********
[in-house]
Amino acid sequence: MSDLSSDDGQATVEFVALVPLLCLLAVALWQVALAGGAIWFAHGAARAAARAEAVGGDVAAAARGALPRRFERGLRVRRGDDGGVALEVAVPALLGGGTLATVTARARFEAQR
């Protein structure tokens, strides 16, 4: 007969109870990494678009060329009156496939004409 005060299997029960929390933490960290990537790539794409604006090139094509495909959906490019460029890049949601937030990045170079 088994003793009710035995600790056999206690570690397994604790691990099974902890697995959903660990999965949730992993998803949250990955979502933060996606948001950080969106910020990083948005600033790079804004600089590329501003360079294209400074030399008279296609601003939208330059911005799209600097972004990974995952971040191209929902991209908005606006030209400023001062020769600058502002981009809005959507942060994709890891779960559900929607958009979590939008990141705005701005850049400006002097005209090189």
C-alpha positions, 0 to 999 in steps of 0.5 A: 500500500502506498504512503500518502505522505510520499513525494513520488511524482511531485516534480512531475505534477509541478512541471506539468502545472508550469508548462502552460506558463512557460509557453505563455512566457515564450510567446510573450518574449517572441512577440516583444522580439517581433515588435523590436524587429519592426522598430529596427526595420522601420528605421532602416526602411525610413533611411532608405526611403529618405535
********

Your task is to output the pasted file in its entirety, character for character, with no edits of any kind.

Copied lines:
[in-house]
Amino acid sequence: MSDLSSDDGQATVEFVALVPLLCLLAVALWQVALAGGAIWFAHGAARAAARAEAVGGDVAAAARGALPRRFERGLRVRRGDDGGVALEVAVPALLGGGTLATVTARARFEAQR
């Protein structure tokens, strides 16, 4: 007969109870990494678009060329009156496939004409 005060299997029960929390933490960290990537790539794409604006090139094509495909959906490019460029890049949601937030990045170079 088994003793009710035995600790056999206690570690397994604790691990099974902890697995959903660990999965949730992993998803949250990955979502933060996606948001950080969106910020990083948005600033790079804004600089590329501003360079294209400074030399008279296609601003939208330059911005799209600097972004990974995952971040191209929902991209908005606006030209400023001062020769600058502002981009809005959507942060994709890891779960559900929607958009979590939008990141705005701005850049400006002097005209090189």
C-alpha positions, 0 to 999 in steps of 0.5 A: 500500500502506498504512503500518502505522505510520499513525494513520488511524482511531485516534480512531475505534477509541478512541471506539468502545472508550469508548462502552460506558463512557460509557453505563455512566457515564450510567446510573450518574449517572441512577440516583444522580439517581433515588435523590436524587429519592426522598430529596427526595420522601420528605421532602416526602411525610413533611411532608405526611403529618405535